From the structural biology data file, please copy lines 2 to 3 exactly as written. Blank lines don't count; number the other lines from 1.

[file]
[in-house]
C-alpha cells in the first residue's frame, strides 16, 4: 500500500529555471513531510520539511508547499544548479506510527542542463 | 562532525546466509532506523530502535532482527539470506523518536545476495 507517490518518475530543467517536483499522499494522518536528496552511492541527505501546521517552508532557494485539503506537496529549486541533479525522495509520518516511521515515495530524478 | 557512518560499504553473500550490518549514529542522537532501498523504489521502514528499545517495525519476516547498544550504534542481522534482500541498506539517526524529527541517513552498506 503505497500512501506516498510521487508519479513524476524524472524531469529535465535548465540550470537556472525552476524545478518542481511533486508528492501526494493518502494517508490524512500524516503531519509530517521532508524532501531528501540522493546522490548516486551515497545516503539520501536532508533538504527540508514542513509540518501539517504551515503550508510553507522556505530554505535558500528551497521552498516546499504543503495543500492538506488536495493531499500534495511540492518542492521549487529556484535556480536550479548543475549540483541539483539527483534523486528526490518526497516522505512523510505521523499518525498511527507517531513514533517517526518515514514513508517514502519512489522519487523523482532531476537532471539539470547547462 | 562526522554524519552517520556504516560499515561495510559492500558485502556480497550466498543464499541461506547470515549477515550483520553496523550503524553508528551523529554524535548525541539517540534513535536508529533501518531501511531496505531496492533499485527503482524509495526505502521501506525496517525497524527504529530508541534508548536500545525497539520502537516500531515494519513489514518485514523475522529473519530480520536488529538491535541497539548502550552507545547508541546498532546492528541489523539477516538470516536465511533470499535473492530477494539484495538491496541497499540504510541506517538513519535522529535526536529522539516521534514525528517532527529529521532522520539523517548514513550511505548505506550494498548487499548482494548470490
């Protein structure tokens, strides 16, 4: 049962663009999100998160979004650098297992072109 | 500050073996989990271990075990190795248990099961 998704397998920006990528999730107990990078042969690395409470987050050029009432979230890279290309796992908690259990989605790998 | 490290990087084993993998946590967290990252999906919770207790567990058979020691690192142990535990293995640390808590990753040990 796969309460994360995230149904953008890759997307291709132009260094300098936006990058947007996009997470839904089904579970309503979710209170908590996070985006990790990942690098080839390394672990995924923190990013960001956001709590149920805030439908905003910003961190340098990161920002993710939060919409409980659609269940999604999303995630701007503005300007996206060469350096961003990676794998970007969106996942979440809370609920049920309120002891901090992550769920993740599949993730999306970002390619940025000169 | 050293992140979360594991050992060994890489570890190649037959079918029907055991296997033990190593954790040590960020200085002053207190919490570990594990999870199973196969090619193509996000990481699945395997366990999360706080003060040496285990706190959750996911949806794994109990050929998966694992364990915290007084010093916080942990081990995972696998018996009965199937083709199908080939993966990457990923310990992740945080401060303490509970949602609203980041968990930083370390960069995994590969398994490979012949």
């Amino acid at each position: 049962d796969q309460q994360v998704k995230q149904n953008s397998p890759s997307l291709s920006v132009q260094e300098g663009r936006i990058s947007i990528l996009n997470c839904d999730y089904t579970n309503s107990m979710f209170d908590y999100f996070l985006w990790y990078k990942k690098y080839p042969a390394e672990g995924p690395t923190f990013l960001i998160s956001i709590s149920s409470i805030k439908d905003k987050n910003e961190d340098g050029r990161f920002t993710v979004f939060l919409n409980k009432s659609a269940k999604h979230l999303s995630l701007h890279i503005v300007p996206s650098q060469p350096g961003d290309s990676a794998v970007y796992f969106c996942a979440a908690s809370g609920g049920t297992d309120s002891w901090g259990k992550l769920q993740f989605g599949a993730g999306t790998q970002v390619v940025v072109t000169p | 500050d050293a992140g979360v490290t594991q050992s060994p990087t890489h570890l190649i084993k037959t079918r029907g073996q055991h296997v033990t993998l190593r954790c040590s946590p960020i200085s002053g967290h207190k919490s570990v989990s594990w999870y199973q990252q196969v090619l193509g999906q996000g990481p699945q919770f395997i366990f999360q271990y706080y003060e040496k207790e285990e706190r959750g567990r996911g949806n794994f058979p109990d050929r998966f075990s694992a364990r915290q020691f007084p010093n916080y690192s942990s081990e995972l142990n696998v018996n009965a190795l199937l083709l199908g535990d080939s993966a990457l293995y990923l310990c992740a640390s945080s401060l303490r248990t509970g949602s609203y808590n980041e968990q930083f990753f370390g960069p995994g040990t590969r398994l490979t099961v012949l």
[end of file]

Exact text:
C-alpha cells in the first residue's frame, strides 16, 4: 500500500529555471513531510520539511508547499544548479506510527542542463 | 562532525546466509532506523530502535532482527539470506523518536545476495 507517490518518475530543467517536483499522499494522518536528496552511492541527505501546521517552508532557494485539503506537496529549486541533479525522495509520518516511521515515495530524478 | 557512518560499504553473500550490518549514529542522537532501498523504489521502514528499545517495525519476516547498544550504534542481522534482500541498506539517526524529527541517513552498506 503505497500512501506516498510521487508519479513524476524524472524531469529535465535548465540550470537556472525552476524545478518542481511533486508528492501526494493518502494517508490524512500524516503531519509530517521532508524532501531528501540522493546522490548516486551515497545516503539520501536532508533538504527540508514542513509540518501539517504551515503550508510553507522556505530554505535558500528551497521552498516546499504543503495543500492538506488536495493531499500534495511540492518542492521549487529556484535556480536550479548543475549540483541539483539527483534523486528526490518526497516522505512523510505521523499518525498511527507517531513514533517517526518515514514513508517514502519512489522519487523523482532531476537532471539539470547547462 | 562526522554524519552517520556504516560499515561495510559492500558485502556480497550466498543464499541461506547470515549477515550483520553496523550503524553508528551523529554524535548525541539517540534513535536508529533501518531501511531496505531496492533499485527503482524509495526505502521501506525496517525497524527504529530508541534508548536500545525497539520502537516500531515494519513489514518485514523475522529473519530480520536488529538491535541497539548502550552507545547508541546498532546492528541489523539477516538470516536465511533470499535473492530477494539484495538491496541497499540504510541506517538513519535522529535526536529522539516521534514525528517532527529529521532522520539523517548514513550511505548505506550494498548487499548482494548470490
């Protein structure tokens, strides 16, 4: 049962663009999100998160979004650098297992072109 | 500050073996989990271990075990190795248990099961 998704397998920006990528999730107990990078042969690395409470987050050029009432979230890279290309796992908690259990989605790998 | 490290990087084993993998946590967290990252999906919770207790567990058979020691690192142990535990293995640390808590990753040990 796969309460994360995230149904953008890759997307291709132009260094300098936006990058947007996009997470839904089904579970309503979710209170908590996070985006990790990942690098080839390394672990995924923190990013960001956001709590149920805030439908905003910003961190340098990161920002993710939060919409409980659609269940999604999303995630701007503005300007996206060469350096961003990676794998970007969106996942979440809370609920049920309120002891901090992550769920993740599949993730999306970002390619940025000169 | 050293992140979360594991050992060994890489570890190649037959079918029907055991296997033990190593954790040590960020200085002053207190919490570990594990999870199973196969090619193509996000990481699945395997366990999360706080003060040496285990706190959750996911949806794994109990050929998966694992364990915290007084010093916080942990081990995972696998018996009965199937083709199908080939993966990457990923310990992740945080401060303490509970949602609203980041968990930083370390960069995994590969398994490979012949």